More than 90% of the incoming jobs in this example can be serviced with a degradation ratio smaller than 2.5× of the fastest running time (fastest time refers to no waiting in job queues and running with highest number of vCPUs) for bodytrack. For freqmine, 90% of the degradation is close to 1× of the fastest running time. Freqmine has better performance than bodytrack because of its longer runtime, which makes the job waiting time in the queue relatively small, and thus the overall degradation is smaller.

We also computed the potential credits received by our cluster for RSR participation. The hourly electrical cost is a function of average power consumed, but the demand-side receives credits as a function of the regulation capacity provided. In these experiments, we were able to achieve 24.5% regulation capacity for bodytrack, and 30.5% capacity for freqmine, both of which are highly promising, considering these would translate to a similar percentage of savings in today’s advanced power markets.

The electricity bill of large industrial and commercial customers such as a data center is composed of, one, the charge for the total energy consumed and, two, the charge for the peak power within the billing period (weekly, monthly, or annually). Market operators put extra charges on peak power to avoid power shortage during on-peak usage periods. In addition, as the power infrastructure for a data center has to be built based on the peak power requirements, reducing peak power also helps reduce this one-time infrastructure cost.

Peak shaving caps the power usage of a data center within an upper bound. It is usually implemented by using energy storage devices to modulate the power consumption during the off-peak and on-peak periods. Server-level dynamic power capping along with job scheduling techniques (e.g., load shedding and shifting) is another possible solution for peak shaving, when jobs serviced in the data center are delay-tolerant.

Similar to the case study for RSR, my team simulated peak shaving using the data collected from our MOC monitoring infrastructure. We focused on simulating server-level capping because such control policies for server power management rely heavily on accurate monitoring.

We simulated a peak shaving policy we introduced recently.[5] Figure 3 shows highly promising results for 30% peak shaving (i.e., where the new upper bound of the power consumption is limited to be 70% of the original peak).

Figure 3
Results of peak shaving. You can see the real dynamic power in an hour capped by an upper limit (that is 70% of the original peak) for (a) bodytrack and (b) freqmine, respectively. The blue curve is the real power consumption and the red curve is the power cap.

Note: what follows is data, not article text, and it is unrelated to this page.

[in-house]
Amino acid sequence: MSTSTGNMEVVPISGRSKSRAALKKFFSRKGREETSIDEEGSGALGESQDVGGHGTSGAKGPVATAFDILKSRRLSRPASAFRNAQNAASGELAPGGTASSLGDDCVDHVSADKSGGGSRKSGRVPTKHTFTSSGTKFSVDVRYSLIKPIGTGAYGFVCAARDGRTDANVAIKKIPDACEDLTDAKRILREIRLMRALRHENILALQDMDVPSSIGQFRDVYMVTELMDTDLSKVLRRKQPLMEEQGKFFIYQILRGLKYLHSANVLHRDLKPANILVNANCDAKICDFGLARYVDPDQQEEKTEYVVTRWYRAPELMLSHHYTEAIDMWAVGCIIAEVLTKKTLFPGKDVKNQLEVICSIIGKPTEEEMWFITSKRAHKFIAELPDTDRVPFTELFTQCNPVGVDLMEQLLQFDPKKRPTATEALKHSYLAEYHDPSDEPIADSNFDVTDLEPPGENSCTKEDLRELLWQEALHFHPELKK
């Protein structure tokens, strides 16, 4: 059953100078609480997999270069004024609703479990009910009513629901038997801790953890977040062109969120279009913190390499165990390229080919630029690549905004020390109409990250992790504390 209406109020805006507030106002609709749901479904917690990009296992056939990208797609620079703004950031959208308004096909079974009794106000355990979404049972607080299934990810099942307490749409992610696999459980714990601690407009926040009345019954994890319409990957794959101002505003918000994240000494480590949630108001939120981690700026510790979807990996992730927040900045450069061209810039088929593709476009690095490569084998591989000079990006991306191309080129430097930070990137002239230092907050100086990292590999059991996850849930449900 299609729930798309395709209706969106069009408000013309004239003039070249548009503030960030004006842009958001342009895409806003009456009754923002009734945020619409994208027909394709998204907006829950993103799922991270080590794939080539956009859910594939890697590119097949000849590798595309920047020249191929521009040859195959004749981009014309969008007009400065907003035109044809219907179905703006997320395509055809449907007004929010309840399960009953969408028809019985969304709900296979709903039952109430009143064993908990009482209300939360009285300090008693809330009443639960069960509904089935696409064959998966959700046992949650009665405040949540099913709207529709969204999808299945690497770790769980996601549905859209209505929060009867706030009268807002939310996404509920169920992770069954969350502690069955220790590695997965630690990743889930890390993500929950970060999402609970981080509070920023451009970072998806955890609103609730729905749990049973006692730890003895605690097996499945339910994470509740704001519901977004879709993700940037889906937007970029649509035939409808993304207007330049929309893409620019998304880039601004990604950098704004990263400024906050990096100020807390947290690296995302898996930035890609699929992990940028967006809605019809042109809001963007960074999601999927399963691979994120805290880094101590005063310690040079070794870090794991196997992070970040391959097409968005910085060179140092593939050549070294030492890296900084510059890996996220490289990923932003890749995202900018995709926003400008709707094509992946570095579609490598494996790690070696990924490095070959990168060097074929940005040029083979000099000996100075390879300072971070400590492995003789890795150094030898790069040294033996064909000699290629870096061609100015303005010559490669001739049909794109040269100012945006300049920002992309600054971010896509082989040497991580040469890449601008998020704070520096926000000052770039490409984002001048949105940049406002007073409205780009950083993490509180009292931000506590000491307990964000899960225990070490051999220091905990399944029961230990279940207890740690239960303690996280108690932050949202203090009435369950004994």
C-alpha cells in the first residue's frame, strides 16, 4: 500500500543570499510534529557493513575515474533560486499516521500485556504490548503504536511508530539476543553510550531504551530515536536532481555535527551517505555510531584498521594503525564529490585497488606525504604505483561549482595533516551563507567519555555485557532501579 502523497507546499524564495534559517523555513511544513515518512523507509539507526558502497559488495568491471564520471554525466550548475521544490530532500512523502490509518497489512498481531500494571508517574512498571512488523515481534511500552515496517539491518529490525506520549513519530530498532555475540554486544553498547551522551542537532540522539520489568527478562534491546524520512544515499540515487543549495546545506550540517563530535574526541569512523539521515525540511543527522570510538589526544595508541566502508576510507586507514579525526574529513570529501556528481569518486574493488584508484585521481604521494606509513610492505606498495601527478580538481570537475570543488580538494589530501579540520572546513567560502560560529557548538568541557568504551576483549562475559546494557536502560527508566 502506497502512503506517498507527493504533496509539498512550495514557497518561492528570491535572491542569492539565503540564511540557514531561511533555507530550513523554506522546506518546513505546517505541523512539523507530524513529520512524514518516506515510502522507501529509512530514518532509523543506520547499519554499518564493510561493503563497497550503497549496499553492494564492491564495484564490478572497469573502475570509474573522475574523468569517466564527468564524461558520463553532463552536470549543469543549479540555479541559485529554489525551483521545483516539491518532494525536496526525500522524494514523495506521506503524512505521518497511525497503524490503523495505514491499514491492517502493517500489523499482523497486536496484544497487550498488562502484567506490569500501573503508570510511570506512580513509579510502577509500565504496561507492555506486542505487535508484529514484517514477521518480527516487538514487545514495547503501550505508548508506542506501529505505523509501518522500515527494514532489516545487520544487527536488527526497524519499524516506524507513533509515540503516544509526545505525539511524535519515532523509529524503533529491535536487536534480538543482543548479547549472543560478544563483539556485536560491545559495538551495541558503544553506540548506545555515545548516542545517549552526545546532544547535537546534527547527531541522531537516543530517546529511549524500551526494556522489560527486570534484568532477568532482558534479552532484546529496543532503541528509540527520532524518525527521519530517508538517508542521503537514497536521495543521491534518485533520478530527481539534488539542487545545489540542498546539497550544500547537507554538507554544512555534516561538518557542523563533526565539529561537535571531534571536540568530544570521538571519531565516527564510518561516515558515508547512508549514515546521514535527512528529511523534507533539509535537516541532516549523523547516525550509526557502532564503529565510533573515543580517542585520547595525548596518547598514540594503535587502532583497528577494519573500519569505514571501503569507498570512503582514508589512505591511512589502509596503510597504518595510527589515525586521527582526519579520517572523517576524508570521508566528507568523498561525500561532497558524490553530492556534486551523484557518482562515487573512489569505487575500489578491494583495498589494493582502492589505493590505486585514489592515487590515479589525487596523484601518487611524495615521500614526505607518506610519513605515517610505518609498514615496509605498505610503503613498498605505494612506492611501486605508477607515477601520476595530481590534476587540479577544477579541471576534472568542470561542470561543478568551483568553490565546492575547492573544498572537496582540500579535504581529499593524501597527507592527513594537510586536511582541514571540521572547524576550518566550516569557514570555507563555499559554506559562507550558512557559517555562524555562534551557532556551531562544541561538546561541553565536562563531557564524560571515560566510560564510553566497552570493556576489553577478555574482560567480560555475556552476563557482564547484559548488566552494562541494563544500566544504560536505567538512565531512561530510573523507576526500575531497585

This article has discussed the architecture for a scalable, multilayer monitoring infrastructure for MOC, an open regional public cloud, and presented motivating examples that leverage the collected data for advanced performance and energy management methods. Our implementation is on-going, yet the first results show substantial benefits of the proposed infrastructure for developing techniques that improve cloud and data center sustainability.

I believe our monitoring infrastructure will enable optimization of hardware and software components at all layers, including application, OS, hypervisor/cloud, and physical infrastructure, and support a number of diverse research projects. We plan to make the monitoring infrastructure available to users and researchers of MOC in the future. 

Author’s Note: I would like to acknowledge our Boston University “monitoring team” at Massachusetts Open Cloud, who created and built the infrastructure described in this article: Dr. Ata Turk, Hao Chen, Ozan Tuncer, Hua Li, Qingqing Li, and Professor Orran Krieger.

[1] M. Conley, A. Vahdat, and G. Porter, “Achieving Cost-Efficient, Data-Intensive Computing in the Cloud,” in Proceedings of the Sixth ACM Symposium on Cloud Computing (SoCC ‘15), 2015.
[2] J. Montes, A. Sanchez, B. Memishi, M. S. Perez, and G. Antoniu, “GMonE: A Complete Approach to Cloud Monitoring,” Future Generation Computer Systems, 2013.
[3] D. Chaves, S. Aparecida, R. B. Uriarte, and C. B. Westphall, “Toward an Architecture for Monitoring Private Clouds,” IEEE Communications Magazine, 2011.
[4] H. Chen, M. C. Caramanis, and A. K. Coskun, “The Data Center as a Grid Load Stabilizer,” in Asia and South Pacific Design Automation Conference (ASP-DAC), 2014.
[5] H. Chen, M. C. Caramanis, and A. K. Coskun, “Reducing the Data Center Electricity Costs Through Participation in Smart Grid Programs,” in IEEE International Green Computing Conference (IGCC), 2014.


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Ayse K. Coskun ( is an associate professor in the Electrical and Computer Engineering Department at Boston University. She received MS and PhD degrees in Computer Science and Engineering from the University of California, San Diego. Coskun’s research interests include temperature and energy management, 3-D stack architectures, computer architecture, and embedded systems. She worked at Sun Microsystems (now Oracle) in San Diego, CA, prior to her current position at BU. Coskun serves as an associate editor of the IEEE Embedded Systems Letters.

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Seeing Into Data Centers

by Ayse K. Coskun time to read: 9 min